Nothing too crazy happened in food news this week, but lots of great food things are happening across the country. Big changes are coming to the Canadian Food Guide, which is heating up the healthy eating debate. If your best furry friend is suffering from anxiety, there might be something new they could soon chew on. Indigenous bannock brunch is now offered at BigHeart Bannock Cultural Café, which reopened in a new space. Learn how Yorkdale Mall's food courts only producing three bags of waste a day. Finally, small corner stores in rural Newfoundland are promoting healthy eating.
Here's what you may have missed in food news this week.
Vancouver's only Indigenous brunch now available
Despite having access to different types of cuisine from all over the world, many people are not all that familiar with Indigenous food. BigHeart Bannock Cultural Café reopens and is now operating out of Skwachàys Lodge Aboriginal Hotel and Gallery, in downtown Vancouver and serving up brunch with bannock, bison, boar, and more!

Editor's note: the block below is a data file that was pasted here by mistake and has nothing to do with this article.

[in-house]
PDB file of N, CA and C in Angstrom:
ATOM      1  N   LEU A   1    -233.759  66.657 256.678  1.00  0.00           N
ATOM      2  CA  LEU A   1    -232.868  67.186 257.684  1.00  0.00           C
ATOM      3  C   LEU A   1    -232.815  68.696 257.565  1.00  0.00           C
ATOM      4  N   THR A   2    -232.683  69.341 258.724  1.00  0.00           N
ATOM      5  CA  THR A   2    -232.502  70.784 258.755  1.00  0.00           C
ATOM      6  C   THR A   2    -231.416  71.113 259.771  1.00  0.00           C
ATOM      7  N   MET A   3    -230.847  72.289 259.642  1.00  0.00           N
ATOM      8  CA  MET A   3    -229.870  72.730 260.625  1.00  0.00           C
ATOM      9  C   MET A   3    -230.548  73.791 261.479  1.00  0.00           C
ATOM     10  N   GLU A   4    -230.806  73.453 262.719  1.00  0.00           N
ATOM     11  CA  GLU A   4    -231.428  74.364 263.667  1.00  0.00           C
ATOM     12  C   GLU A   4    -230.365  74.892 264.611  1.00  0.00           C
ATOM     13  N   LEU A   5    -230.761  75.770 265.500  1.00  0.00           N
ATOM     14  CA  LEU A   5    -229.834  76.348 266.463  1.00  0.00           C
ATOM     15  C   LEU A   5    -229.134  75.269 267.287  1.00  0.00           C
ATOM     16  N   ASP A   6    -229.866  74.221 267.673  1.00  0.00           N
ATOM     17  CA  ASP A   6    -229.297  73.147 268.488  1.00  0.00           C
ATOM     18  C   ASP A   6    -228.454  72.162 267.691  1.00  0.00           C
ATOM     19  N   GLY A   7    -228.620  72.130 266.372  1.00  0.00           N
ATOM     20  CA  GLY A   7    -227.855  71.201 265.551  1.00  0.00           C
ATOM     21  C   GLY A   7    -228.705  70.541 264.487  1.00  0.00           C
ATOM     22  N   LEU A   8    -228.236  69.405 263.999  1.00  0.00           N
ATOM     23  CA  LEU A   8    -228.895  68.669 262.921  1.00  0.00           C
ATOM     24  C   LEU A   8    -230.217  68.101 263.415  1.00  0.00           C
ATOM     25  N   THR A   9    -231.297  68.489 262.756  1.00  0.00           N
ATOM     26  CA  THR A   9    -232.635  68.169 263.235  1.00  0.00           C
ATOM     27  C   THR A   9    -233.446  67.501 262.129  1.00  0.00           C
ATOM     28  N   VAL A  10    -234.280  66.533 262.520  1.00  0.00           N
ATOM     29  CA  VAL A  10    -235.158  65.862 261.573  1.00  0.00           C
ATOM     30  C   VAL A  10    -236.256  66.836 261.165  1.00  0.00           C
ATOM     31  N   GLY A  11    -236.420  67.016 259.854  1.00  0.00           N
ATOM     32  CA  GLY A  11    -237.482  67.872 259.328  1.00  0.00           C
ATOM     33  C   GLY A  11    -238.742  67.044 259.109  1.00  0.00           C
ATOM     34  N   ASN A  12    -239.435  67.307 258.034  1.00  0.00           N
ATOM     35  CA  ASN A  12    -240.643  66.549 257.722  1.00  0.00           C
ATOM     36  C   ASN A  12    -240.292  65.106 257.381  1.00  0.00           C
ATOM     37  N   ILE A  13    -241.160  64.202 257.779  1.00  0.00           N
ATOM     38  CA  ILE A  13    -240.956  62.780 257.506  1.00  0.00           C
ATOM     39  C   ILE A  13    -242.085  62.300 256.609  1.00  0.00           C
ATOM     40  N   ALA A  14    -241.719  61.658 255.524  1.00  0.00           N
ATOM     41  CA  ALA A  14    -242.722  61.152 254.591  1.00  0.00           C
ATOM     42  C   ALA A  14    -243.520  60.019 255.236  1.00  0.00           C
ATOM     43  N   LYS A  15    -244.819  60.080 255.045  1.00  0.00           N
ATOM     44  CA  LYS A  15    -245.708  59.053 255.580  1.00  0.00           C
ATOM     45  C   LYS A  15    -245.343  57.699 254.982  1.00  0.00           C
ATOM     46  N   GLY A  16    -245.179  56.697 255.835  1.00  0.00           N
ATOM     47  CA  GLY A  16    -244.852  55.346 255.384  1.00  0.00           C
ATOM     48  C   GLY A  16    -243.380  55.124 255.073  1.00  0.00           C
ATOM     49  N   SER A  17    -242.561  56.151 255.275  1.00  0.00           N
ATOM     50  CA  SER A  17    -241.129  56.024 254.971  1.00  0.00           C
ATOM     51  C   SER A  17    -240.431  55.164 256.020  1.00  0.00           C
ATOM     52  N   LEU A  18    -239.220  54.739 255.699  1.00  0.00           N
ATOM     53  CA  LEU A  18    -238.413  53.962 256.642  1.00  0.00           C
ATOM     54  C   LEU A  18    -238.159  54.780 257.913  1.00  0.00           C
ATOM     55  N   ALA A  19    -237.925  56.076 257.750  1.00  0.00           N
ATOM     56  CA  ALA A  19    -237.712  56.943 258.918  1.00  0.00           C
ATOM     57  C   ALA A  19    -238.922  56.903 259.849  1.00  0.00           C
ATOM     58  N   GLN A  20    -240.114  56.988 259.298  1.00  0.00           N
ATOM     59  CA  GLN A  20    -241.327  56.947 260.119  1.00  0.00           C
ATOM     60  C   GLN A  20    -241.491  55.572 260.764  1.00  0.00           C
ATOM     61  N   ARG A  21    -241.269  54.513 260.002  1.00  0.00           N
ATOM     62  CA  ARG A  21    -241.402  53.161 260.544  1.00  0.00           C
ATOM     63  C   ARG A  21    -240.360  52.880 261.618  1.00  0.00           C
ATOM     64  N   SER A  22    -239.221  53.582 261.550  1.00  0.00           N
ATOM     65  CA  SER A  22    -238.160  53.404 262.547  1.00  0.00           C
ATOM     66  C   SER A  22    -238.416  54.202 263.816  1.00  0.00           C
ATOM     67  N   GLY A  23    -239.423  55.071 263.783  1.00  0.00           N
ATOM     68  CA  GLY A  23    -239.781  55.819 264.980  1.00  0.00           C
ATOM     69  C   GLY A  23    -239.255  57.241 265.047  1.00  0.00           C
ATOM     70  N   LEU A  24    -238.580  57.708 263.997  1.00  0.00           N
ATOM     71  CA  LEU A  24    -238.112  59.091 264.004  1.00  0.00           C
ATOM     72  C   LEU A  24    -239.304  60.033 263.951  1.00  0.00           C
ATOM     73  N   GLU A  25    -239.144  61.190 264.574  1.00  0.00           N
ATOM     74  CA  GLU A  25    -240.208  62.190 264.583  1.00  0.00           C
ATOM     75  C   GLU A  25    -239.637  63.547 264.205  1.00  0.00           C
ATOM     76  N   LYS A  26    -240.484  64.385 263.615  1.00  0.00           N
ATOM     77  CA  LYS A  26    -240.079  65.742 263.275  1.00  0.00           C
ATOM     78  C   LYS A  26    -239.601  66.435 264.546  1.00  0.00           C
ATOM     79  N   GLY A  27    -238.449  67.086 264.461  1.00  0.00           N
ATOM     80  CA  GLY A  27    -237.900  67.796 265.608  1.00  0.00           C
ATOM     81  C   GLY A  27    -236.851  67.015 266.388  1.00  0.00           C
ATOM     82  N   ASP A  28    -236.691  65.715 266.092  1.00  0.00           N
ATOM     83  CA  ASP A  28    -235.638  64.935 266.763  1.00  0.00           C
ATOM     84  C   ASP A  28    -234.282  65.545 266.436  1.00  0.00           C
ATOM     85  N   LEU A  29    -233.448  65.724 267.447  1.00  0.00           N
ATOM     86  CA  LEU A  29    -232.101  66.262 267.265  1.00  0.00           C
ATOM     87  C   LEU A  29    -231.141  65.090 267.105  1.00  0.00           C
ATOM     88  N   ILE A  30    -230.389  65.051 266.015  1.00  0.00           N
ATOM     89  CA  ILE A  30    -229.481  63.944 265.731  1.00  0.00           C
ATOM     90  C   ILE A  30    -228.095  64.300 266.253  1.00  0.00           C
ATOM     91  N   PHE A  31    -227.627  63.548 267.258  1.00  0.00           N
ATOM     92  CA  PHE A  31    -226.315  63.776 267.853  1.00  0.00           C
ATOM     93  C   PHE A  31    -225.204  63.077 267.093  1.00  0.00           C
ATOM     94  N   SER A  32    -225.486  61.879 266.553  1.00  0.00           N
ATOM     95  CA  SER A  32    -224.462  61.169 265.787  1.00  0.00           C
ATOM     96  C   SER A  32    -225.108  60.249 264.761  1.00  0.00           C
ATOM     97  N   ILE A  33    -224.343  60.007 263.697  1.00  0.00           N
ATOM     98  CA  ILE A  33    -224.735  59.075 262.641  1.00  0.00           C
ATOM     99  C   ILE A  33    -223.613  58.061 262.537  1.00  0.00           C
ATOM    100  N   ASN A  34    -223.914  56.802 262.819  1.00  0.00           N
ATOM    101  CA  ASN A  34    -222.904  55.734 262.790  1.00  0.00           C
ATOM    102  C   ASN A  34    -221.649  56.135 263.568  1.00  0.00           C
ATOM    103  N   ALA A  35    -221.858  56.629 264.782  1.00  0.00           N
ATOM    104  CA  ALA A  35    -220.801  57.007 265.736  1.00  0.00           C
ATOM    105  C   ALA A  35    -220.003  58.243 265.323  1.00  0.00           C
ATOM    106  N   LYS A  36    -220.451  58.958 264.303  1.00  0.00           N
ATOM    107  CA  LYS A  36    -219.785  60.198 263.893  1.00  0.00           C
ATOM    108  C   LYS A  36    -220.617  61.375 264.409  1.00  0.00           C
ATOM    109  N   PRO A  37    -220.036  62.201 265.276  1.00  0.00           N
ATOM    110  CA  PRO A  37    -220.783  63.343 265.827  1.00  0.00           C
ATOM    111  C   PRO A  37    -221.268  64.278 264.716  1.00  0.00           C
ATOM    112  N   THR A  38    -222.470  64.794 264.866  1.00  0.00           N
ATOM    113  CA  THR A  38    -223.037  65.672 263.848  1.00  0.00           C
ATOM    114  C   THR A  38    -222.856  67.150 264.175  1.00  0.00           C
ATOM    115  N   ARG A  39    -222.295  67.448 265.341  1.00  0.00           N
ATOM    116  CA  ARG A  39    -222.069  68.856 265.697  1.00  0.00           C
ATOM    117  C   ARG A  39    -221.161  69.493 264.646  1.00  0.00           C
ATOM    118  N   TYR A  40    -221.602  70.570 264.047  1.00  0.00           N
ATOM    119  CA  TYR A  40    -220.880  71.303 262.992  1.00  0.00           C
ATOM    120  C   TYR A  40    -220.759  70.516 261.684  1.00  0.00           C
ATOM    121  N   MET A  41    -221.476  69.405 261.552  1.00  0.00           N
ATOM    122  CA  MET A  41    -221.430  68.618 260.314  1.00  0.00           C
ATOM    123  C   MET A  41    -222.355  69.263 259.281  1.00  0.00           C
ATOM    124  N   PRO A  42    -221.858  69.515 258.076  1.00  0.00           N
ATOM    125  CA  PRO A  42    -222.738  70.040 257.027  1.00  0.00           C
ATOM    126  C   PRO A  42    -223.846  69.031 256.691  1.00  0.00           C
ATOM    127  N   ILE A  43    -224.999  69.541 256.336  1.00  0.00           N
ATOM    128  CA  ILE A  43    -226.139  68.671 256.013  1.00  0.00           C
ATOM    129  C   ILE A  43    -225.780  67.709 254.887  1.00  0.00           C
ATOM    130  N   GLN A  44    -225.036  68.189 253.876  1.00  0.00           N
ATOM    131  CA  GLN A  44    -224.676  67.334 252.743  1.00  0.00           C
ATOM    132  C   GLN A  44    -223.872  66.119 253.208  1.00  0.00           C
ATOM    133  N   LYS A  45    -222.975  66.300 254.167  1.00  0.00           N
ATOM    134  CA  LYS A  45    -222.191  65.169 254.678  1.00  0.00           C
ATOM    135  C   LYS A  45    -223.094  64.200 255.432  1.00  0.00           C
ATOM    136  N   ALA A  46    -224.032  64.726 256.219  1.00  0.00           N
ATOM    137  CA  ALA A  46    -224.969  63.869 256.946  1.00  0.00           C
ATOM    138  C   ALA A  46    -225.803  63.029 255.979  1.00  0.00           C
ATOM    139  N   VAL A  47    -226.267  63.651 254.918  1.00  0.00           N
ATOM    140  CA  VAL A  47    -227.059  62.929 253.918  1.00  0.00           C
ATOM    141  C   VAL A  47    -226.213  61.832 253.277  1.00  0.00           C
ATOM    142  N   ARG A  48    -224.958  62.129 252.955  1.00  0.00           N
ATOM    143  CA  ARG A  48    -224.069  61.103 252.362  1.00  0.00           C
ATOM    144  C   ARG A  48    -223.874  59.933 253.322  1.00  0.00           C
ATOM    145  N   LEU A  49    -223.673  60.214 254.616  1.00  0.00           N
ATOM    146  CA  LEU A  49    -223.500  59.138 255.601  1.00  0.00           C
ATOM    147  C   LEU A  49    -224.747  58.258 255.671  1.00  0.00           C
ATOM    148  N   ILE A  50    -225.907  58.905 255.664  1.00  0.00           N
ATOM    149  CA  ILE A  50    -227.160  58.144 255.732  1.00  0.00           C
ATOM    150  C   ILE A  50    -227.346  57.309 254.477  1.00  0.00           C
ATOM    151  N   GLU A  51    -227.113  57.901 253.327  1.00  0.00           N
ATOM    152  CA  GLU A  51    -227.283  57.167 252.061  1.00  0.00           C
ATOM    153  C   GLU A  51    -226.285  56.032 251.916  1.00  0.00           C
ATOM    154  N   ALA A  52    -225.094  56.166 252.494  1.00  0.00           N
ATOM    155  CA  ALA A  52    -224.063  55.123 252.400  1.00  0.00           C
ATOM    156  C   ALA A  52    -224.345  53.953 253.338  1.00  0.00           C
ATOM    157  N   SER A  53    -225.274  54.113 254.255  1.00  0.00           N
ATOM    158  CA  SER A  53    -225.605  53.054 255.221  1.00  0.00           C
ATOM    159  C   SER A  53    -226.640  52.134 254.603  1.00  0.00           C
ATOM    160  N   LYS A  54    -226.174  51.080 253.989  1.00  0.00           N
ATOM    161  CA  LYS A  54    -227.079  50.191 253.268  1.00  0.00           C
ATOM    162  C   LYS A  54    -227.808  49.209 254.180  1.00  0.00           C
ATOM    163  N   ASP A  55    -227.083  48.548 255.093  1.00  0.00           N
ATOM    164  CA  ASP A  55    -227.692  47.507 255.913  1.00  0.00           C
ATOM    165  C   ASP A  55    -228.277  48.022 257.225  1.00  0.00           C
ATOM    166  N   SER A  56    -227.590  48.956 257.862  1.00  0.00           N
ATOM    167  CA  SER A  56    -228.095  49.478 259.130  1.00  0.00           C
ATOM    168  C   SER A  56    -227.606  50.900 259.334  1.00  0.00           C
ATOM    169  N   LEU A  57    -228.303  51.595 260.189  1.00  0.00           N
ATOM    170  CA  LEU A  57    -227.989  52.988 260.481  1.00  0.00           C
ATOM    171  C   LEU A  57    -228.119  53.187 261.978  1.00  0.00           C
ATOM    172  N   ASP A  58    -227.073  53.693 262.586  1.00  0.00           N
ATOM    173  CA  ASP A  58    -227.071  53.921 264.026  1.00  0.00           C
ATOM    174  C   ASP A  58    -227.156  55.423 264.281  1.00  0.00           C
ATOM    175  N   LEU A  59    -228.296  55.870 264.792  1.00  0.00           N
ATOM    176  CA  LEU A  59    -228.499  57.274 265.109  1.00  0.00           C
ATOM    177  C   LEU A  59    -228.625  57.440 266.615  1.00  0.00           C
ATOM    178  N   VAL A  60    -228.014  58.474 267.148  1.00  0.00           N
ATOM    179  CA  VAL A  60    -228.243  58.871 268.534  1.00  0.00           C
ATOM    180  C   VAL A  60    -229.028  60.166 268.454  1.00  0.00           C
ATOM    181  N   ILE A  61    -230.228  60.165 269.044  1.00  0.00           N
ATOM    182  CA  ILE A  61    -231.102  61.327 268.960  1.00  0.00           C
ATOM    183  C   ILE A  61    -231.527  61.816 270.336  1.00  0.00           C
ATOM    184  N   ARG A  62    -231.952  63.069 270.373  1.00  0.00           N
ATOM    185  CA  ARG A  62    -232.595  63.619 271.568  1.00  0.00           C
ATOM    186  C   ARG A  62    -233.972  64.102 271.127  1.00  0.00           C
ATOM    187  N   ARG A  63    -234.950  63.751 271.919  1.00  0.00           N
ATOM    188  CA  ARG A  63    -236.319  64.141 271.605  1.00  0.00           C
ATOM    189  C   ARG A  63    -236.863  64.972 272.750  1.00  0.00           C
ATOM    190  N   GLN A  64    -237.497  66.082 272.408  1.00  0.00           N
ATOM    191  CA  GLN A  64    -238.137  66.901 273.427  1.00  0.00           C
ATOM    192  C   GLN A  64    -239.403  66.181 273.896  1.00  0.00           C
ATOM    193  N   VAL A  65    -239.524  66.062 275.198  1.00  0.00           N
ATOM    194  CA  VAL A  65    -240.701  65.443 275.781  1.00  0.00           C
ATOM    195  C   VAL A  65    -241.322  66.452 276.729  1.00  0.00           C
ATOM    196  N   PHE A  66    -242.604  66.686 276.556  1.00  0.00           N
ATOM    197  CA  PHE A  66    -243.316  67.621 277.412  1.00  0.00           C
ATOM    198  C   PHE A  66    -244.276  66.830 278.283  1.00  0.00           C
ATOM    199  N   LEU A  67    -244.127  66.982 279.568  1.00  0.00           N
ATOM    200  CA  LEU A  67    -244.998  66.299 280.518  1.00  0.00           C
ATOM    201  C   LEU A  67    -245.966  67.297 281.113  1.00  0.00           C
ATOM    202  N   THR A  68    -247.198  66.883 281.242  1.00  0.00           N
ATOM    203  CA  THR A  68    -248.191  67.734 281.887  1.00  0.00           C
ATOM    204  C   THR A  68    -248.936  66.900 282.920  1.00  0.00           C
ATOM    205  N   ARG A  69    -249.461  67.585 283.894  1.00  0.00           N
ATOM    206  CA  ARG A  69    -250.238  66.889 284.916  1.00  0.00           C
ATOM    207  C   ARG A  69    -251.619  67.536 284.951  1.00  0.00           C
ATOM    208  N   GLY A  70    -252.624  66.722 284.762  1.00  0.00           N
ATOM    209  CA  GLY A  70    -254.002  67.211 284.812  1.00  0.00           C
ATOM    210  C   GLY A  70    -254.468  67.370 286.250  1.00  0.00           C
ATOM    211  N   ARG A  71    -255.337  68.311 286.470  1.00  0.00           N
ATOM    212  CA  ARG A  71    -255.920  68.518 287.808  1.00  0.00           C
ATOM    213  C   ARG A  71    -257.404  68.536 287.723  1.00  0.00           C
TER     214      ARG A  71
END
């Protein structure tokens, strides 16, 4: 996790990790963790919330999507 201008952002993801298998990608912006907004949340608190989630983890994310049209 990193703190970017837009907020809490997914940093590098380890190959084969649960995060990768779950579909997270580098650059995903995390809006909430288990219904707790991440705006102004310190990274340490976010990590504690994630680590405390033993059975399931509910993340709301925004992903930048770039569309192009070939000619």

Get the full bite on this brunch story in this Straight article.
Man’s best friend may soon be able to benefit from CBD
As cannabis-derived compounds become increasingly recognized for their ability to treat various conditions in humans, scientists are starting to explore the potential for other animals. Health Canada approves clinical trials for cannabis-derived compound CBD to treat animal anxiety.
Get the bark on this story in this The Star article.
A Canadian food court is changing the game
At Yorkdale mall in Toronto, much of the food court waste has been reduced through the use of reusable plates and cutlery (the facility now washes 75,000 dishes and 53,000 pieces of cutlery a week). The mall used to put out 120 bags of garbage a day. Now, it produces just three, despite serving 24,000 customers a day.
Learn more on this reduce, reuse, recycle story in this CBC News article.
The new Canada Food Guide is coming soon
Low carb, high protein, gluten-free, ketogenic, sugar-free, vegan—it's not hard to find conflicting information about what constitutes a healthy diet. For the first time in 11 years, Health Canada is gearing up to release a revamped food guide, even as debate continues about the best foods to promote optimal health. It can be confusing.
Read more on this story and pick a side in this CBC News article.
Eat your veggies!
Currently, rural Newfoundland residents in 84 per cent of communities have to drive out of town, sometimes for more than an hour, to stock up on produce, meaning that packaged goods like pasta and canned soup are widespread staples. Recognizing that greens is vital, small supermarkets like The Salt Box in Rencontre are putting incentive programs in place to promote the sale of fresh vegetables.
Get all the green goodness in this CBC News article.